Prof. Sengupta emphasized the need for regular audits of CNG stations to identify and address fugitive emissions. He also said that conventional kitchen burners previously used for LPG when used for PNG led to 25% CH4 leakage into atmosphere. Governments should educate the public regarding the need to change of these old burners.

Dr RR Sonde, Professor of the Department of Chemical Engineering IITD said that Zero Leakage design and monitoring system are necessary to control transport emissions and ensure environmental sustainability. These systems play a crucial role in reducing the release of harmful pollutants into the atmosphere. Implementing zero leakage design and monitoring systems can also contribute to meeting regulatory standards and improving overall air quality.

Reduction of Methane emissions is the most cost-effective method to fight global warming by switching the global transport sector to zero emissions technologies. This has the potential to reduce the impact of climate change. Developing these technologies can also help to reduce air pollution in cities. Moreover, they could create many job opportunities in the renewable energy sector.

AvinashKumarAgarwal,Professor,Dept of Mechanical Engineering,IITKanpur said that well maintained CNG cars were much better from an environmental footprint point as compared to EVs and tailpipe emissions from the properly maintained cars were overall much cleaner than the ambient air. But this statement was with riders as the poorly maintained CNG cars were an entirely different story and can be much more detrimental to the environment due to leakages.

Prof. Rangan Banerjee, Director of IIT Delhi, Shri Rajesh Gupta, Director at NITI Aayog, Mr. Alok Kumar, GM (T) of NHAI, representatives of various pollution control boards and other experts from the scientific institutes such as NEERI, CRRI, NPL, NITs were part of the brainstorming session on transformative transport non-CO2 emissions and climate change at IIT Delhi.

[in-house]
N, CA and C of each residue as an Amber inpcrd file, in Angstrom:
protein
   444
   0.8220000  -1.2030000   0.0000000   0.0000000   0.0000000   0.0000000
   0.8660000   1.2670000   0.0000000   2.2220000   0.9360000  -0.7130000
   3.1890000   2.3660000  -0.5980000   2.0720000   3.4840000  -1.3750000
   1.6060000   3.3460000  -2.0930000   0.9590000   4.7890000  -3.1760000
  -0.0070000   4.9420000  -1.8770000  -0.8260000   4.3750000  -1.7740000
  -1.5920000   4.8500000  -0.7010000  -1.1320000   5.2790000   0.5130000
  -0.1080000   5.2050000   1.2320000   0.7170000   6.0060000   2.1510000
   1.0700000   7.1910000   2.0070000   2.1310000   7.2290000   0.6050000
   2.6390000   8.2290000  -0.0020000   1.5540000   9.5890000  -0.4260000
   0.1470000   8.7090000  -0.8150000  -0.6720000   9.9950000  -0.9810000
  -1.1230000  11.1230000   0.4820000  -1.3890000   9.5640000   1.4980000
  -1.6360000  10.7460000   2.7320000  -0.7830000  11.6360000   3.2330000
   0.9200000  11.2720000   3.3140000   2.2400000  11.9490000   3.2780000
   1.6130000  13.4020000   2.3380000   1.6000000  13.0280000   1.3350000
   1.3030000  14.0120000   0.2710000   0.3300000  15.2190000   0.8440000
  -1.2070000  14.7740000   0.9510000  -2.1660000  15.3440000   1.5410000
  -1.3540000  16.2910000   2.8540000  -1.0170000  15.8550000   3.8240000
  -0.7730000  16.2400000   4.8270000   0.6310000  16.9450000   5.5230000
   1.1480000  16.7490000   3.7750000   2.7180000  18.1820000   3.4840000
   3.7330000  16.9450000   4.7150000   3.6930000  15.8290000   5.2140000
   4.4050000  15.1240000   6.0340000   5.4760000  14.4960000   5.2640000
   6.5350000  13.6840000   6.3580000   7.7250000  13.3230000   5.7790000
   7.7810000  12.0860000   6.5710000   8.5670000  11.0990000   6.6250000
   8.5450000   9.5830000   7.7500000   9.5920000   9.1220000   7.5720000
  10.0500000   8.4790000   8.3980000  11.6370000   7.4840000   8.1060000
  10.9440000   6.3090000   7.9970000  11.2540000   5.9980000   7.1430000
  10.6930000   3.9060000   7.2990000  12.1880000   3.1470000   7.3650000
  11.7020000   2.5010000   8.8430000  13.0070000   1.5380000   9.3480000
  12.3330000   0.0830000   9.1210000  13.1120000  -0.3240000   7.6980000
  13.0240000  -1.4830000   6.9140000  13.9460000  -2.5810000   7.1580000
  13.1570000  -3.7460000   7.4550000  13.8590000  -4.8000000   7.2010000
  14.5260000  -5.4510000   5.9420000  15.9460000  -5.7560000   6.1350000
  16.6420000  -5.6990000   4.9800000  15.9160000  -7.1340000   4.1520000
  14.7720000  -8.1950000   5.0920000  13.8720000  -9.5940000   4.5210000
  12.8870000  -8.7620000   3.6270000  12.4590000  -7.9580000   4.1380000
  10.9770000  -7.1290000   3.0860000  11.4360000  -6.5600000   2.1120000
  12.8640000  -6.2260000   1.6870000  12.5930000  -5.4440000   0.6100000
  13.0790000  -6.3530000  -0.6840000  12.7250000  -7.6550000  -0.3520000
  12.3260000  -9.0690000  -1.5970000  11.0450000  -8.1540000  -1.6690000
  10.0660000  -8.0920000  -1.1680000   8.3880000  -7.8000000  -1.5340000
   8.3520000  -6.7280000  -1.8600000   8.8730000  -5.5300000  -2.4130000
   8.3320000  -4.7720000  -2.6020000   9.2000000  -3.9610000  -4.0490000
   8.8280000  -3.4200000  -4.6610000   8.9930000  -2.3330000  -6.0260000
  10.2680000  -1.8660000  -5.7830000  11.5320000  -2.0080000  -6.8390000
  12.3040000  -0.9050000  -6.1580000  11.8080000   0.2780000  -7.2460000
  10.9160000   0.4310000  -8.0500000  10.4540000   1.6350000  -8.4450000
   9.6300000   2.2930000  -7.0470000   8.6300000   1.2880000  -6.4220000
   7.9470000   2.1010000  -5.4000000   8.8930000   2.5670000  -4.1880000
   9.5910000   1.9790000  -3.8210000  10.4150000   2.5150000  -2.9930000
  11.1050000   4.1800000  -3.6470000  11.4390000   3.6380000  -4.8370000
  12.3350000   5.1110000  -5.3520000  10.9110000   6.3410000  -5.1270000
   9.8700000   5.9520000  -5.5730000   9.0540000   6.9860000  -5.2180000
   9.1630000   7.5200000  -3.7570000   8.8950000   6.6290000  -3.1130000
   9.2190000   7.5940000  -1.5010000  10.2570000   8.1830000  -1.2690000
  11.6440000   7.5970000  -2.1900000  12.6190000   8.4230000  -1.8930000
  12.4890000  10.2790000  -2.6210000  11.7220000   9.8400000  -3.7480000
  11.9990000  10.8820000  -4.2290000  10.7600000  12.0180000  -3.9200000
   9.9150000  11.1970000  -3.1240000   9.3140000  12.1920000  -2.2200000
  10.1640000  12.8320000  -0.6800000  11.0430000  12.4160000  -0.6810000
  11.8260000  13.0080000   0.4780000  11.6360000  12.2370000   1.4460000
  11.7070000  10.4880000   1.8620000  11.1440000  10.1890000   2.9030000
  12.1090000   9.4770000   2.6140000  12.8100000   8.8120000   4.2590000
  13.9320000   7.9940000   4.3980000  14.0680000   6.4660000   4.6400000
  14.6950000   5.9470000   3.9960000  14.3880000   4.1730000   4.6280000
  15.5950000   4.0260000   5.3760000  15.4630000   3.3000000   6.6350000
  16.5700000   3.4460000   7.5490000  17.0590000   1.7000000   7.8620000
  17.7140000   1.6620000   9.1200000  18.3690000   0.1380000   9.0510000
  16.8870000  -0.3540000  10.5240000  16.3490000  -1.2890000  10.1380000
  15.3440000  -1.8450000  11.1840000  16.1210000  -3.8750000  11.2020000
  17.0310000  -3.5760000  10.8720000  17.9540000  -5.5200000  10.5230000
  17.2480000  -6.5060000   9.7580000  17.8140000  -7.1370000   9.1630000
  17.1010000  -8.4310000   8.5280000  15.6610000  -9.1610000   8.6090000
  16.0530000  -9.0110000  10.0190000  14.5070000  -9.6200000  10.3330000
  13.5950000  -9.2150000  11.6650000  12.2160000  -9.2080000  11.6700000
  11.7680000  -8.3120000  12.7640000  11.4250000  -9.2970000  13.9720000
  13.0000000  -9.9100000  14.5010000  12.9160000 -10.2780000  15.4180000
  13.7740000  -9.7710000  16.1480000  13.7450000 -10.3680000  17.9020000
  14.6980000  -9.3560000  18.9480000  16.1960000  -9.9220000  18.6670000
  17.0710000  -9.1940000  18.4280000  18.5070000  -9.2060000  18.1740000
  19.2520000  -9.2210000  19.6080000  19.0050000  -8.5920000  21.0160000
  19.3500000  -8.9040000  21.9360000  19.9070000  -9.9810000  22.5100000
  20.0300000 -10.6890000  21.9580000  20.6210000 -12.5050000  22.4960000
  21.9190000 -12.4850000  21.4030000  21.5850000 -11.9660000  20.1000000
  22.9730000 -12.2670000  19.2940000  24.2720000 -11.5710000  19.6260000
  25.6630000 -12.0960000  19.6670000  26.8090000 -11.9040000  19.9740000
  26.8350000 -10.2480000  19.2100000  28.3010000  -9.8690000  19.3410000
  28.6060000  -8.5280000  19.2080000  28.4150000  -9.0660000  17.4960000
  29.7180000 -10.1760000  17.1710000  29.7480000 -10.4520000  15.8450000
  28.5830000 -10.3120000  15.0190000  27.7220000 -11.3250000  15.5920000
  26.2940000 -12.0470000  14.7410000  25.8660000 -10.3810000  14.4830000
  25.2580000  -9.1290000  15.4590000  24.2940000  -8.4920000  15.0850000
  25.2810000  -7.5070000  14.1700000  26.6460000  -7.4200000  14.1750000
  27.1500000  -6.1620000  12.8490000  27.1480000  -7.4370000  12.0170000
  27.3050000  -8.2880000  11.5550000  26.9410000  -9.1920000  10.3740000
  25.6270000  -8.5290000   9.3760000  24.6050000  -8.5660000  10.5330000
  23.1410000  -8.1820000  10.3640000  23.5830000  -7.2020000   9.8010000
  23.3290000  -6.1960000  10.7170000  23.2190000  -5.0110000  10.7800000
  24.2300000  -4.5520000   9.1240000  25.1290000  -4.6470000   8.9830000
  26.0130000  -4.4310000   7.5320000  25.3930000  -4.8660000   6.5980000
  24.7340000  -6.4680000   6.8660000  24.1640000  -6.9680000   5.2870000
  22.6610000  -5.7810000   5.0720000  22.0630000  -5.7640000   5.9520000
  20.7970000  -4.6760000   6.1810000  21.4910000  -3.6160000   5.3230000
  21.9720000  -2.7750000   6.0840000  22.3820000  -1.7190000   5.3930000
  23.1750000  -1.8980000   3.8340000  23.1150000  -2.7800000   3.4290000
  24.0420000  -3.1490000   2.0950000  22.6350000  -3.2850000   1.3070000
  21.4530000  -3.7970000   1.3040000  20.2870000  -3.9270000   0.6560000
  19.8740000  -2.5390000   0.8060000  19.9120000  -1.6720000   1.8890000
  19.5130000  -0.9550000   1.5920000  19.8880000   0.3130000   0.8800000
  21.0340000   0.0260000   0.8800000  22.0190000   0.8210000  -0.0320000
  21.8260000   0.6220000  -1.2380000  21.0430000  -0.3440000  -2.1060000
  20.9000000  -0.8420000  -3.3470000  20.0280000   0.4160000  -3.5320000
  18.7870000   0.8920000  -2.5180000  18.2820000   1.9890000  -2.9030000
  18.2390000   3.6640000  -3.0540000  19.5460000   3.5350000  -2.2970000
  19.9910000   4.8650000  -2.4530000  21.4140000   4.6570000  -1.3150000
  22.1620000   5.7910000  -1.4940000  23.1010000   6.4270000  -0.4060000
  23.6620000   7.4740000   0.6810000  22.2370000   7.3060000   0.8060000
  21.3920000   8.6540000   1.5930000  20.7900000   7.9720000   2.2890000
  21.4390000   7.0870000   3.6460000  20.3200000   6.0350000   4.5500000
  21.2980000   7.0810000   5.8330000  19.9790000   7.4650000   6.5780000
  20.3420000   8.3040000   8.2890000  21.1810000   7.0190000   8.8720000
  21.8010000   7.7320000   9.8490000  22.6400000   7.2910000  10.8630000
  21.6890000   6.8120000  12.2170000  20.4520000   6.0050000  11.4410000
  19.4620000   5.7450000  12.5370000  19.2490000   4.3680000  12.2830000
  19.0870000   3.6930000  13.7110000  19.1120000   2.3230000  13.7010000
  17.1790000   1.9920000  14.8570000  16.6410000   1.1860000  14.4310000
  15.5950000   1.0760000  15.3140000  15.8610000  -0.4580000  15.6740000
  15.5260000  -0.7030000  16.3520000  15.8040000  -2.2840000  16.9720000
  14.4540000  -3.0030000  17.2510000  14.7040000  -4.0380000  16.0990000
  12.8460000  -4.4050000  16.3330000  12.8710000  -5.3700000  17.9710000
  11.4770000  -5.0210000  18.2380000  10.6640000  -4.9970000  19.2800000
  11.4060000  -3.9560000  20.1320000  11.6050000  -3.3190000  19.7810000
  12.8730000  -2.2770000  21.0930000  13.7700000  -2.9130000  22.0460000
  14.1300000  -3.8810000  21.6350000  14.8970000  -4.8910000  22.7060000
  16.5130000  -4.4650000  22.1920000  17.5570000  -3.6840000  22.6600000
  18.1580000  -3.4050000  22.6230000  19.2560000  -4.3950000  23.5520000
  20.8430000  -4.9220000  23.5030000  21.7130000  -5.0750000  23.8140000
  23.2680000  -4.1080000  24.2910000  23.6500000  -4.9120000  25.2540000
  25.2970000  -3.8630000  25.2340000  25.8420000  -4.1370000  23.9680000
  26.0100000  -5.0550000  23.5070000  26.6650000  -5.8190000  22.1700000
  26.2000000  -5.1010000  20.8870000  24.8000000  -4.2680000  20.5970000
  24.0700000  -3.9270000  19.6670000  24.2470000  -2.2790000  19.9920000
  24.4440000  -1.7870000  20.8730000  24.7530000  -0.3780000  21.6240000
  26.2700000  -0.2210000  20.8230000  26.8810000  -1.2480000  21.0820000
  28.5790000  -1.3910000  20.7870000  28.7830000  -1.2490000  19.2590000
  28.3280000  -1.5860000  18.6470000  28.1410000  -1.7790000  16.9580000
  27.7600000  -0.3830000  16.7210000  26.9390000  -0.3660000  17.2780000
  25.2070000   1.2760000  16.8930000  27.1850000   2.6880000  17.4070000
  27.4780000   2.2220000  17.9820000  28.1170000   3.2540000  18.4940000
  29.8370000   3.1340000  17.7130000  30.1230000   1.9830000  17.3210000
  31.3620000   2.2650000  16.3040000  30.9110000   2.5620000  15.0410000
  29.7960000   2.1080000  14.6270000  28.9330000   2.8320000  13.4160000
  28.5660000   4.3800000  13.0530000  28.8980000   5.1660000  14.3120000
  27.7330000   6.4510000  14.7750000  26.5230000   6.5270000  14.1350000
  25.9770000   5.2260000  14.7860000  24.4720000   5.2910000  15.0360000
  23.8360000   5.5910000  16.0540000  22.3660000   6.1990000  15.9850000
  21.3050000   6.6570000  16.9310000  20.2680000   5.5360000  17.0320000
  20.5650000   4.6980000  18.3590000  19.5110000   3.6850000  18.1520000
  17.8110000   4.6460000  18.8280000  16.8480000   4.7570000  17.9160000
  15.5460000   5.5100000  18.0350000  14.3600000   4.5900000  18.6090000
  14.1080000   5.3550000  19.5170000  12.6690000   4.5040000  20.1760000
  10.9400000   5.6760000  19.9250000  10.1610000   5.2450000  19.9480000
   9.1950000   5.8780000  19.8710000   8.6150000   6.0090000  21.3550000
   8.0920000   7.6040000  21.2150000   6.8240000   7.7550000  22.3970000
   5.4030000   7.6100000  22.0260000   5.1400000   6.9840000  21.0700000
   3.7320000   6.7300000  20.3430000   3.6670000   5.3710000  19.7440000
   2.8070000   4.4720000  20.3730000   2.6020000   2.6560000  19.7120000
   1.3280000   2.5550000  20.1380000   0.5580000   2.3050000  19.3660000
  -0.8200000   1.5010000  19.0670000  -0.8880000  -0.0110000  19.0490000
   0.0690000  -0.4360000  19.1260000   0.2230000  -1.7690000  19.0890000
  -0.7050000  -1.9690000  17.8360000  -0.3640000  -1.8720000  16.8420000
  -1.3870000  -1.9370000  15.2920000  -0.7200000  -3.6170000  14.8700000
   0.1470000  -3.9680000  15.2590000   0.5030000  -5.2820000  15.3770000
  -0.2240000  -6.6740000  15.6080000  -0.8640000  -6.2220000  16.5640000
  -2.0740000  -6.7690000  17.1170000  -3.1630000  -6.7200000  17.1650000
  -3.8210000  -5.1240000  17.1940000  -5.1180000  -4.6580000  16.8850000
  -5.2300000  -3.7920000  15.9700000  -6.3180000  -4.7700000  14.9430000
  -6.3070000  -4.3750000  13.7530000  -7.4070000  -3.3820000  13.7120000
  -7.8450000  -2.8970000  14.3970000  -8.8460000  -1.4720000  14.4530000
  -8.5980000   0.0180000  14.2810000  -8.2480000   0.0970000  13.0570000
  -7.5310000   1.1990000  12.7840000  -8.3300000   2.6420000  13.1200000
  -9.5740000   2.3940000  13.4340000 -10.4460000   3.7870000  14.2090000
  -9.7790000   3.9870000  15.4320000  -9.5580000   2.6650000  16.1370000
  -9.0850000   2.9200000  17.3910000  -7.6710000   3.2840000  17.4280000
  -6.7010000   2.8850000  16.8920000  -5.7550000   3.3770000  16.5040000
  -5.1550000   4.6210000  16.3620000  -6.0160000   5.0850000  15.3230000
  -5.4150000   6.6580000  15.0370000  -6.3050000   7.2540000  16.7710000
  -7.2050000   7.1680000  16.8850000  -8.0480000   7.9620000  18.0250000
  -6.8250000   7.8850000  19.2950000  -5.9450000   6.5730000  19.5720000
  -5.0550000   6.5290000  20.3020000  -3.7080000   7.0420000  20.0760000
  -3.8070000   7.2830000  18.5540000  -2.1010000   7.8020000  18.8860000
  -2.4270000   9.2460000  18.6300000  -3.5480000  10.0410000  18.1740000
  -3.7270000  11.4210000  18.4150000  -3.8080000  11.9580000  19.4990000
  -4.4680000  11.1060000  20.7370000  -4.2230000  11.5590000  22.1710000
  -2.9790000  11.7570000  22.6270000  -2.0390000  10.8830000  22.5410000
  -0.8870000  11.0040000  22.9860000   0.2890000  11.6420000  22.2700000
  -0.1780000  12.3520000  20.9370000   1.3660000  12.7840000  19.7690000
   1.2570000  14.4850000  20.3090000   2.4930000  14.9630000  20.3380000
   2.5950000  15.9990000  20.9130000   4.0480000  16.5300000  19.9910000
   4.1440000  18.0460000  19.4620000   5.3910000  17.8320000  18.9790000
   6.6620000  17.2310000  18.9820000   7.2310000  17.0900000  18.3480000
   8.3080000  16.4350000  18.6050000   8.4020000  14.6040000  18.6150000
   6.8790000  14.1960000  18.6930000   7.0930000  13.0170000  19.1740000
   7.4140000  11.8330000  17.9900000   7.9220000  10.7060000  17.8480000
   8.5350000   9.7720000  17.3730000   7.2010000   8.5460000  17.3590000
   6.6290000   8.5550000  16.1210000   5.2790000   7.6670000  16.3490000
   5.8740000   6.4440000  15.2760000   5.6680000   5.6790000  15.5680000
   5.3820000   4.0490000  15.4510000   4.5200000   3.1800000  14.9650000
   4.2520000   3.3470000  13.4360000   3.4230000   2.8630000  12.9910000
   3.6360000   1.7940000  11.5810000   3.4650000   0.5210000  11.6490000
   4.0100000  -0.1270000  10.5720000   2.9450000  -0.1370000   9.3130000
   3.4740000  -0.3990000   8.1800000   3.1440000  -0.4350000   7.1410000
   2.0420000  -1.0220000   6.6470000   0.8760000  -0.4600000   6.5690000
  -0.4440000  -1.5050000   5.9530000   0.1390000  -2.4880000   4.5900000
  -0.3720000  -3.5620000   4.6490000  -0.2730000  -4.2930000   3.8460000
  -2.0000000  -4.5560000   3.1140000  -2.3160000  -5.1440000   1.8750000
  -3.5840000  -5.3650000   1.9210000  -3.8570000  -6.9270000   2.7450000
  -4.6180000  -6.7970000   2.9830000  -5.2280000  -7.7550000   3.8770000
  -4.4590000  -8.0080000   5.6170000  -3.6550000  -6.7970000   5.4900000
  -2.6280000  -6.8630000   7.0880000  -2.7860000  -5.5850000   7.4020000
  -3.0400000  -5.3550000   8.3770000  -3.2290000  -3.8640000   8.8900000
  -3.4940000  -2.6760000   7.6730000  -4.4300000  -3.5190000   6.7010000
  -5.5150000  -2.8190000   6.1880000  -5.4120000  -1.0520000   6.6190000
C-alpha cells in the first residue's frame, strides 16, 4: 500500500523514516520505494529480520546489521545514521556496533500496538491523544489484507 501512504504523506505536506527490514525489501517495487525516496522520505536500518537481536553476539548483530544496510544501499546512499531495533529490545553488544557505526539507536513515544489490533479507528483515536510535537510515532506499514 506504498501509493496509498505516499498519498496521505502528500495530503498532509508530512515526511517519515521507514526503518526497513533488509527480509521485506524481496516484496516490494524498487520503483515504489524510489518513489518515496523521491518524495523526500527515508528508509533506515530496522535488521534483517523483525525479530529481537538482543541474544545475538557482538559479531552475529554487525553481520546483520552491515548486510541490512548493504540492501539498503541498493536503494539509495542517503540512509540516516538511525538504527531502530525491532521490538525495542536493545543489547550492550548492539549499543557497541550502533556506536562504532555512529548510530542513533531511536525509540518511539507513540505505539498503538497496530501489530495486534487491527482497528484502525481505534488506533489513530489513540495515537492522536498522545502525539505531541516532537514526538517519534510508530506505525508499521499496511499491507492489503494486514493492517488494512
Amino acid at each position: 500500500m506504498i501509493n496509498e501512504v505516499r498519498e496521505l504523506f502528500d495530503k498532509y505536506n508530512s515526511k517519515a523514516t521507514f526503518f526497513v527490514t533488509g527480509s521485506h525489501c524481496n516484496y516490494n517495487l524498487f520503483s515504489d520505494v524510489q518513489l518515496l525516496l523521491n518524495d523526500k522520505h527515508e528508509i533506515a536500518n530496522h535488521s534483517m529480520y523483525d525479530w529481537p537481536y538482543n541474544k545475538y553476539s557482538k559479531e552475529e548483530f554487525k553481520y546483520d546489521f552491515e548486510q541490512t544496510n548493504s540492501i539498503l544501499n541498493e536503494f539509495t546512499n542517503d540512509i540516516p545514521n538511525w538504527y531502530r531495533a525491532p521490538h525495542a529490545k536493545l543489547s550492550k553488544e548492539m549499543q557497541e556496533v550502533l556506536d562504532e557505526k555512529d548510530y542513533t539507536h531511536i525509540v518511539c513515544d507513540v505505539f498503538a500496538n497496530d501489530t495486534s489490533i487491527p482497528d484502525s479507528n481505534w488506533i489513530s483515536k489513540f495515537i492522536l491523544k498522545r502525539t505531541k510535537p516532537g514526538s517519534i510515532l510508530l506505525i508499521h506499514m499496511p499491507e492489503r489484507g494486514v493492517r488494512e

To mitigate methane emissions, the automobile industry must develop advanced zero-leakage designs and monitoring systems, which are critical to fuel efficiency, vehicle safety, and environmental protection, said Dr J S Sharma.

It’s crucial to ensure that CNG vehicles meet strict emission standards, Moreover, it is important to ensure that CNG stations are properly regulated and maintained to reduce fugitive emissions. This becomes more important when we realize that more than 5500 CNG filling stations are there in the country with more than 500 existing in NCR alone.

A pledge was made during a brainstorming session on transport emissions to formulate policy and a roadmap for methane mitigation using available technologies and also developing new technologies to capture fugitive methane. India is already in the process of transitioning to renewable energy sources, investing heavily in renewable energy to reduce its carbon intensity.